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4 thoughts on “Minnesota’s “Artistically Vibrant” Future”

  1. “artistically vibrant”? How does that work when you have lost your world class music director, you have lost at least a fourth of the musicians in the orchestra, and the orchestra hasn’t been working together as much as a world class orchestra normally does?

  2. Does the 2.2M comprise strictly wages or a month’s wages plus unemployment compensation? 2.2M per month annualized would mean the musician compensation would be over 80% of the pre-2012 budget.

    Presumably the MOA is still pursuing a settlement of some kind since 885K in negotiation expenses were incurred that fiscal year. Is there a scenario where nobody wants a settlement? MOA has not turned off its computer – it’s still playing a game, no? A game MOA is making up as it goes along? A game that 99.9% of the world seems to say MOA is playing wrong?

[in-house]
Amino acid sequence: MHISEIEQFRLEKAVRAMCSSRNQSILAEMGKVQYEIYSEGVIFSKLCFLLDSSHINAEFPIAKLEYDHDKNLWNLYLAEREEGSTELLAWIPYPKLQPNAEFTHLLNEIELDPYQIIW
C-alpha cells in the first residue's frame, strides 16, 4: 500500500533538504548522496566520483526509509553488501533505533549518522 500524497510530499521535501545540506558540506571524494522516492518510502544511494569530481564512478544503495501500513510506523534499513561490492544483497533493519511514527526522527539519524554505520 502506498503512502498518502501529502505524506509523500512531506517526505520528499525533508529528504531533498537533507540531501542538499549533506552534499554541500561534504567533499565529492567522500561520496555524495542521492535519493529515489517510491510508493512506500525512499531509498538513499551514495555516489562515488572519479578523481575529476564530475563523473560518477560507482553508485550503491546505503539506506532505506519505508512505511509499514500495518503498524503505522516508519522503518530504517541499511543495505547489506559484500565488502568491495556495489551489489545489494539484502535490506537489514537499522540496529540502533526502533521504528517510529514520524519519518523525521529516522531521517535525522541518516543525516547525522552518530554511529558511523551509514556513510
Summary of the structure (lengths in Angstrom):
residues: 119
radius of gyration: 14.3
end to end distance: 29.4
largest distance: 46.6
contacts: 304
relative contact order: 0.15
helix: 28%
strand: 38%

3. Drew, seeking out replacement musicians would undoubtedly produce an epic battle even larger than the current mess. The AFM and even the AFL-CIO would have a lot to say on that score – picketing, no stagehands, etc.

    On the other hand, Philly is playing as well as ever (minus nine accustomed string players and one principal trombone) because their orchestra committee were convinced that the 2011 bankruptcy would actually preserve the orchestra. It also helped that their new fair-haired musical director pitched in with PR while revitalizing them. He also has a DG recording contract that enabled them to record the Rite of Spring plus some Stokowski transcriptions.